2012 Mahindra 3616 HST Cab and Open Station Review
A competitively priced 36-horsepower tractor
The Mahindra 16 series (and 35) are made in Japan by Mitsubishi to Mahindra specifications. The 3616 we tested begins with 1.7L (101.4 c.i.) 3-cylinder indirect injection diesel that makes 36.2 gross horsepower at 2600 rpm. Full 540 rpm rear power take off (PTO) horsepower is reached at an engine speed of 2376 rpm while the optional 2000 rpm mid PTO rating is achieved at an engine speed of 2525 rpm. PTO horsepower is rated at 29 for both cab and open station tractors which is a bit of a surprise with the cab tractor also driving a power robbing air conditioner.
Power from the Mitsubishi diesel is directed through a three-range hydrostatic transmission that gets an under-the-floorboard toe/heel pedal arrangement. While not our preferred setup or as nice as the side-by-side pedals on the 4010, we found the toe/heel arrangement worked fine and delivered well modulated control over the full forward/reverse speed ranges (0-14.8 mph forward/0-7.4 mph reverse). A clutch pedal on the left engages/disengages the PTO and is used to change gear ranges. There is no auto disengage feature as on the 4010 where the PTO automatically disengages when the three-point hitch (3PH) is lifted.
Hydraulics are from an open center system that sends 7.7 gpm to the power steering system and 3.4 gpm to the implement (11.1 gpm total) and implement as well. 3PH capacity is rated at 2,646 lbs. Position control is standard, which means returning an implement to an exact position is simple and repeatable. Lower arm stabilizers are located on the outside and telescope, though the arms themselves do not. A single rear hydraulic spool is an option.
Climbing up onto the tractor – a task made easy from either side with grab handles and cleated steps – and you immediately appreciate the open floorboard arrangement. With the abovementioned hydro pedal treadle positioned under the floorboard, much room is saved. Settling into the deluxe suspension seat which has a water drain and folds forward for storage, the operator gets plenty of fore/aft travel but no weight compensating adjustability.
Controls are Spartan but everything needed is there, all with intuitive placement and easily recognized coloring. On the left fender is the lever for selecting the L – M – H gear ranges and the lever(s) engaging/disengaging the rear PTO (and mid if so optioned). Levers for differential lock and 2WD/4WD are located by the left heel and right next to the transmission dipstick. On the right fender is the 3PH position control lever along with the joystick which isn’t exactly incorporated into the fender as with some manufacturers but is still quite ergonomically placed. The right floorboard contains the hydro pedals and above the split brakes, which are not nearly as useable as the left side mounted pedals on the 4010. The dashboard is equally nice with an easy-to-read tachometer, temperature and fuel gauges. Idiot lights cover warnings and informational functions. Cruise control is standard as is the tilt steering wheel.
While the open station tractor was a hoot to drive, our testers kept gravitating to the cab version. Weighing 461 lbs more (open station 2566 lbs/cab 3027 lbs), each 3616 HST cab tractor comes with a rollover protection system (ROPS) rated cab that includes climate controlled heat and air conditioning, front and rear washer/wipers, and comes radio ready. The rear window swings out for ventilation and for better visibility over 3PH operations and both doors swing wide for easy access. We didn’t get to test either tractor at night time, but the cab tractor seemed to have lights at every conceivable viewpoint. Outward visibility was excellent and sound suppression good enough to recommend that optional radio/CD be checked off on an owner-to-be order form.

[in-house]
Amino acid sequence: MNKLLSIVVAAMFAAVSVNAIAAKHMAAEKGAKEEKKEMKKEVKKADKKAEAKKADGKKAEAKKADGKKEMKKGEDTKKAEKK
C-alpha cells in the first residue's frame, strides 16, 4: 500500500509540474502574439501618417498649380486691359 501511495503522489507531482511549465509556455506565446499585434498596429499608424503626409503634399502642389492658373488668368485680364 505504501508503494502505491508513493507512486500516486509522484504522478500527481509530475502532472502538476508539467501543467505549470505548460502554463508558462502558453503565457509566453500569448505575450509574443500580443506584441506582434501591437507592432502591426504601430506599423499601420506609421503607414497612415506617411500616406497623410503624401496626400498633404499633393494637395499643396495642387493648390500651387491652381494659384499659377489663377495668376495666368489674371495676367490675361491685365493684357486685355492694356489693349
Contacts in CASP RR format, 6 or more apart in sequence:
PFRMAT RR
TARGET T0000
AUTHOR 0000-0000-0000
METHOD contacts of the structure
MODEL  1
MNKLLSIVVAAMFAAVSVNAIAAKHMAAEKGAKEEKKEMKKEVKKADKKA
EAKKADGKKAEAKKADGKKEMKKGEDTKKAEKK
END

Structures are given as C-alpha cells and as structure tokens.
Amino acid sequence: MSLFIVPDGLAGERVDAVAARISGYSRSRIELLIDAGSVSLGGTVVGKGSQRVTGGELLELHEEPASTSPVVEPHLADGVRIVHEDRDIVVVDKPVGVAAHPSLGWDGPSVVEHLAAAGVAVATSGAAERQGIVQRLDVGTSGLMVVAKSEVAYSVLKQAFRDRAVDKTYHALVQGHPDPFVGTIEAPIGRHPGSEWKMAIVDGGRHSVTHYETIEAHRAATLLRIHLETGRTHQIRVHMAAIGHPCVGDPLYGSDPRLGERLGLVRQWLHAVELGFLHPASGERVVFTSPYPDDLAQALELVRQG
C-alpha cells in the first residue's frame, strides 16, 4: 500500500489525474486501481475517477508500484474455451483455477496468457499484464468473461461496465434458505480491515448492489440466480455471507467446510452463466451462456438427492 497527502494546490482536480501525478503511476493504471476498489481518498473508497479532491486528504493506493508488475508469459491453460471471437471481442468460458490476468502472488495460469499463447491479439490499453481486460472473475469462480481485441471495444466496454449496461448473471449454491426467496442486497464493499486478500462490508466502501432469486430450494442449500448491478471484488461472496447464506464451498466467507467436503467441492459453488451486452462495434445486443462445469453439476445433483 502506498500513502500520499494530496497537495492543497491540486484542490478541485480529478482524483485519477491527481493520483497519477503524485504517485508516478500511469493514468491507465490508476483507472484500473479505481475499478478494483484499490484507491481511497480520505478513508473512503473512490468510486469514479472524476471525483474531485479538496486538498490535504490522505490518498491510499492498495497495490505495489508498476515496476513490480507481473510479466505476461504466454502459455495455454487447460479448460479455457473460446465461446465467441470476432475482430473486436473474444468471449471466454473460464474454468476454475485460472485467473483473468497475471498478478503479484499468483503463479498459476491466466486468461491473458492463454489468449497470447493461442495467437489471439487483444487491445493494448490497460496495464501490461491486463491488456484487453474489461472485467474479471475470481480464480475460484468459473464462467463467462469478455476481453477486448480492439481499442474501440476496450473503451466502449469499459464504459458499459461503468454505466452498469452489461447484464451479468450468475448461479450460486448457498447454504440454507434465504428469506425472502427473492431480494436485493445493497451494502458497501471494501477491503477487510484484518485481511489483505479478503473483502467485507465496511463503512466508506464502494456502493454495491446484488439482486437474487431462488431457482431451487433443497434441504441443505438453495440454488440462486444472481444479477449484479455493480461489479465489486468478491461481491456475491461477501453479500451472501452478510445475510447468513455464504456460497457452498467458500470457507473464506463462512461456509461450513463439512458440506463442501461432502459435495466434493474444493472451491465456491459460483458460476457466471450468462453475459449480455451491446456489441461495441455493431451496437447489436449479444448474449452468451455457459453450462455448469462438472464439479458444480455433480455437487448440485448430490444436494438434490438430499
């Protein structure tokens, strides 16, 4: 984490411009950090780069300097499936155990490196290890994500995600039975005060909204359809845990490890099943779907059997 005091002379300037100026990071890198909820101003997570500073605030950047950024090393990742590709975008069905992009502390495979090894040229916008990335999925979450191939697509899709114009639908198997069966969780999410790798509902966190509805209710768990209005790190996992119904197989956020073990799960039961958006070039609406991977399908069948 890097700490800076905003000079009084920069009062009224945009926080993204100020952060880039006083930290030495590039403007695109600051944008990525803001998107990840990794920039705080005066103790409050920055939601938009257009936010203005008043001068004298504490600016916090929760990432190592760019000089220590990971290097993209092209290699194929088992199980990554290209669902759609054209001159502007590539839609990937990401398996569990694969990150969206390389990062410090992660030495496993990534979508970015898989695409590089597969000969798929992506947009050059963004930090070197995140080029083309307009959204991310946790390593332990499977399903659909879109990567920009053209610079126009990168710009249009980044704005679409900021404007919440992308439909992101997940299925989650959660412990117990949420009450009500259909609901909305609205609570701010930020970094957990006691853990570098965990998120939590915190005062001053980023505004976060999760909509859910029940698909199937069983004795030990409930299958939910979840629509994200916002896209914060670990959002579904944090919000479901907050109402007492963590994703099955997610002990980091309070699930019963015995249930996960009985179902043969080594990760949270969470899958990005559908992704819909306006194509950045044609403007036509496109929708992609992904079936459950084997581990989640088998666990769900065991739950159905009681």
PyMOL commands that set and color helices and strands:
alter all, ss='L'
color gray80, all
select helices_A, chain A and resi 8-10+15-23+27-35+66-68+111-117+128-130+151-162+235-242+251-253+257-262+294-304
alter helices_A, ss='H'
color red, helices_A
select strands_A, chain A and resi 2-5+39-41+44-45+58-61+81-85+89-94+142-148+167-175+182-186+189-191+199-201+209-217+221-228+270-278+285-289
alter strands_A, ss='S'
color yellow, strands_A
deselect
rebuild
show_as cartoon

Both test tractors were outfitted with loaders: the cab tractor with the ML116 loader which did not come with parking stands, and the open station tractor with the ML115 loader which did have parking stands built in. Both are rated to lift 1650 lbs. to a maximum height of 99” and came with 60” wide buckets which are skid-steer compatible. Hydraulic response time, though slower than on the 4010, was quite acceptable with a full raise time of 3.9 seconds, lower time of 2.4 seconds, and dump and curl times of 2.6 seconds.
Our test machines were not equipped with backhoes, but a model 3715 is available as an option and can dig to a 94” depth. Other implement options include front snowblowers, 5’ and 6’ rotary cutters, mid-mount mowers, disk harrows, rakes, spears, poles, blades, potato plows and pallet forks.
Front tires are 28 x 8.5-15 and 43 x 16-20 and Mahindra gives purchasers a no-cost option of turf (R3), Ag (R1) and industrial (R4) tires. We suspect most purchasers will go with the R4 option as this is the best compromise between wet traction and yet is still friendly to turf. The 3616 measures 121.3” long x 59.8” wide and has a turning radius of 8.2 feet. Mahindra lists the Kubota L3800, New Holland Boomer 35 and John Deere 3038E as comparable competition on its website.
Other features a prospective purchaser might appreciate in clued a steel hood, downswept exhaust, 7.1-gallon fuel tank (hood-located), and a five-year warranty. Those in the hunt for a cab tractor will enjoy cab variant – and especially the comfort and climate it controls. With an open station tractor-only MSRP at $18,630 and a cab tractor-only MSRP of $25,500, these are competitively priced machines. Currently Mahindra is running a Red Tag Sale with incentives such as 0/0/0 financing and up to $400 in rebates when implements are bundled, so further savings is a dealer visit away. If you’re in the market for a 36-horsepower tractor (our vote would be for the cab version), add the 3616 to your test list – we think you’ll be pleased you did.
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